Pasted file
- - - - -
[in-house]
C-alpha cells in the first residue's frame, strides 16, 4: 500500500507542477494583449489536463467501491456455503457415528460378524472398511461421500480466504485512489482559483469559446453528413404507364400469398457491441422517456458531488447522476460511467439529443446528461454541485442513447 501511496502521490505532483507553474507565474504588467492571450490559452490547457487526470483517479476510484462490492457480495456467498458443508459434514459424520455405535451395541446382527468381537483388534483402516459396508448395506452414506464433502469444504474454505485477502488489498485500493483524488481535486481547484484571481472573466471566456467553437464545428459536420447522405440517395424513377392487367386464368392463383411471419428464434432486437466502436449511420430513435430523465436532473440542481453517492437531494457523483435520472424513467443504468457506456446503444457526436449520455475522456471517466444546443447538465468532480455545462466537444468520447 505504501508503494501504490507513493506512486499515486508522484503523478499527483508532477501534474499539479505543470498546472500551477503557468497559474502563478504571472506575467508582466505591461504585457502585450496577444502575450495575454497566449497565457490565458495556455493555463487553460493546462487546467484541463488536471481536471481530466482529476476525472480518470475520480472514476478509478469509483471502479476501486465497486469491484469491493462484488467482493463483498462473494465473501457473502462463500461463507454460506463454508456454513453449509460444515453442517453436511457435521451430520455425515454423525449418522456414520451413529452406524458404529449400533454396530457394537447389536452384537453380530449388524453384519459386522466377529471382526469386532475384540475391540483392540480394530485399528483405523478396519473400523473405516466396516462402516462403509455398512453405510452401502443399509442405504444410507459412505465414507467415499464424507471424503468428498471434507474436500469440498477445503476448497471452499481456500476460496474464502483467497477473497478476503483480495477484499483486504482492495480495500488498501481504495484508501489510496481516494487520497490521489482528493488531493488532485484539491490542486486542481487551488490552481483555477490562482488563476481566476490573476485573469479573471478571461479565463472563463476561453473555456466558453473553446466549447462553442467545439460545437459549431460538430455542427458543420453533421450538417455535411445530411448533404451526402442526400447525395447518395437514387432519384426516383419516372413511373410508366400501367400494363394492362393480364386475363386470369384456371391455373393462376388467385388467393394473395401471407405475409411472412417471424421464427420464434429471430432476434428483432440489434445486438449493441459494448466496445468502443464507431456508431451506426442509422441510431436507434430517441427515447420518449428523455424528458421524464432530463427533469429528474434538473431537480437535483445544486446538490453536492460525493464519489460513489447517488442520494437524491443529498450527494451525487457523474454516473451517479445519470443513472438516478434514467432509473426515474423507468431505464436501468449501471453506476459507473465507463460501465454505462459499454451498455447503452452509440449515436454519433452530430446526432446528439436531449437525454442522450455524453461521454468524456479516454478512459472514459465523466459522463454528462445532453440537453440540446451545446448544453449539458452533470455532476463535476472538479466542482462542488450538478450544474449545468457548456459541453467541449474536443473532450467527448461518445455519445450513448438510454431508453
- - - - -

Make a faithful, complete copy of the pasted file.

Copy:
[in-house]
C-alpha cells in the first residue's frame, strides 16, 4: 500500500507542477494583449489536463467501491456455503457415528460378524472398511461421500480466504485512489482559483469559446453528413404507364400469398457491441422517456458531488447522476460511467439529443446528461454541485442513447 501511496502521490505532483507553474507565474504588467492571450490559452490547457487526470483517479476510484462490492457480495456467498458443508459434514459424520455405535451395541446382527468381537483388534483402516459396508448395506452414506464433502469444504474454505485477502488489498485500493483524488481535486481547484484571481472573466471566456467553437464545428459536420447522405440517395424513377392487367386464368392463383411471419428464434432486437466502436449511420430513435430523465436532473440542481453517492437531494457523483435520472424513467443504468457506456446503444457526436449520455475522456471517466444546443447538465468532480455545462466537444468520447 505504501508503494501504490507513493506512486499515486508522484503523478499527483508532477501534474499539479505543470498546472500551477503557468497559474502563478504571472506575467508582466505591461504585457502585450496577444502575450495575454497566449497565457490565458495556455493555463487553460493546462487546467484541463488536471481536471481530466482529476476525472480518470475520480472514476478509478469509483471502479476501486465497486469491484469491493462484488467482493463483498462473494465473501457473502462463500461463507454460506463454508456454513453449509460444515453442517453436511457435521451430520455425515454423525449418522456414520451413529452406524458404529449400533454396530457394537447389536452384537453380530449388524453384519459386522466377529471382526469386532475384540475391540483392540480394530485399528483405523478396519473400523473405516466396516462402516462403509455398512453405510452401502443399509442405504444410507459412505465414507467415499464424507471424503468428498471434507474436500469440498477445503476448497471452499481456500476460496474464502483467497477473497478476503483480495477484499483486504482492495480495500488498501481504495484508501489510496481516494487520497490521489482528493488531493488532485484539491490542486486542481487551488490552481483555477490562482488563476481566476490573476485573469479573471478571461479565463472563463476561453473555456466558453473553446466549447462553442467545439460545437459549431460538430455542427458543420453533421450538417455535411445530411448533404451526402442526400447525395447518395437514387432519384426516383419516372413511373410508366400501367400494363394492362393480364386475363386470369384456371391455373393462376388467385388467393394473395401471407405475409411472412417471424421464427420464434429471430432476434428483432440489434445486438449493441459494448466496445468502443464507431456508431451506426442509422441510431436507434430517441427515447420518449428523455424528458421524464432530463427533469429528474434538473431537480437535483445544486446538490453536492460525493464519489460513489447517488442520494437524491443529498450527494451525487457523474454516473451517479445519470443513472438516478434514467432509473426515474423507468431505464436501468449501471453506476459507473465507463460501465454505462459499454451498455447503452452509440449515436454519433452530430446526432446528439436531449437525454442522450455524453461521454468524456479516454478512459472514459465523466459522463454528462445532453440537453440540446451545446448544453449539458452533470455532476463535476472538479466542482462542488450538478450544474449545468457548456459541453467541449474536443473532450467527448461518445455519445450513448438510454431508453